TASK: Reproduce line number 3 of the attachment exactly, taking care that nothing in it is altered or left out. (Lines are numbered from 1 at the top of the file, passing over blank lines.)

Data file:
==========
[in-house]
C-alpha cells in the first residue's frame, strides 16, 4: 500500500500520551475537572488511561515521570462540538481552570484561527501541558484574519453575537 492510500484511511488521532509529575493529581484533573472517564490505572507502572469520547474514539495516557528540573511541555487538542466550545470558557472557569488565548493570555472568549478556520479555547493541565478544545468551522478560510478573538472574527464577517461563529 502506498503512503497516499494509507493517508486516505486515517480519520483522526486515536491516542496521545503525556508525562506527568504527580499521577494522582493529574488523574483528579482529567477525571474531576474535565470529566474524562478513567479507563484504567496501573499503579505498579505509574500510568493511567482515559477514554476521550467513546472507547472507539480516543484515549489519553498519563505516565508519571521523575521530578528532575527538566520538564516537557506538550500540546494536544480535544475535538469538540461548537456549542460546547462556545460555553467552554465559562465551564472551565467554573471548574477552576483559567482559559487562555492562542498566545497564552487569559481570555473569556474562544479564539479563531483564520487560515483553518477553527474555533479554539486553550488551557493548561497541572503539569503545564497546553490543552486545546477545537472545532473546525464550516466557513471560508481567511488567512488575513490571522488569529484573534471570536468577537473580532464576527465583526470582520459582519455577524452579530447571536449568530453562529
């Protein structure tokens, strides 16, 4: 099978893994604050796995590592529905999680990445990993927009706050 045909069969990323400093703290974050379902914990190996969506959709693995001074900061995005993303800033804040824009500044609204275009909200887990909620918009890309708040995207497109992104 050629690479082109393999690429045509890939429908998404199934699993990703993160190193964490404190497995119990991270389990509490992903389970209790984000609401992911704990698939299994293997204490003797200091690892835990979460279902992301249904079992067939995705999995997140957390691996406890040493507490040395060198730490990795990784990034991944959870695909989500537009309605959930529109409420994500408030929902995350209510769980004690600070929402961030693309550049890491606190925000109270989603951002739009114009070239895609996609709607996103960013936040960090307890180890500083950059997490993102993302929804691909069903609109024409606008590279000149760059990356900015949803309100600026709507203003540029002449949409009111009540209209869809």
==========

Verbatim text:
């Protein structure tokens, strides 16, 4: 099978893994604050796995590592529905999680990445990993927009706050 045909069969990323400093703290974050379902914990190996969506959709693995001074900061995005993303800033804040824009500044609204275009909200887990909620918009890309708040995207497109992104 050629690479082109393999690429045509890939429908998404199934699993990703993160190193964490404190497995119990991270389990509490992903389970209790984000609401992911704990698939299994293997204490003797200091690892835990979460279902992301249904079992067939995705999995997140957390691996406890040493507490040395060198730490990795990784990034991944959870695909989500537009309605959930529109409420994500408030929902995350209510769980004690600070929402961030693309550049890491606190925000109270989603951002739009114009070239895609996609709607996103960013936040960090307890180890500083950059997490993102993302929804691909069903609109024409606008590279000149760059990356900015949803309100600026709507203003540029002449949409009111009540209209869809």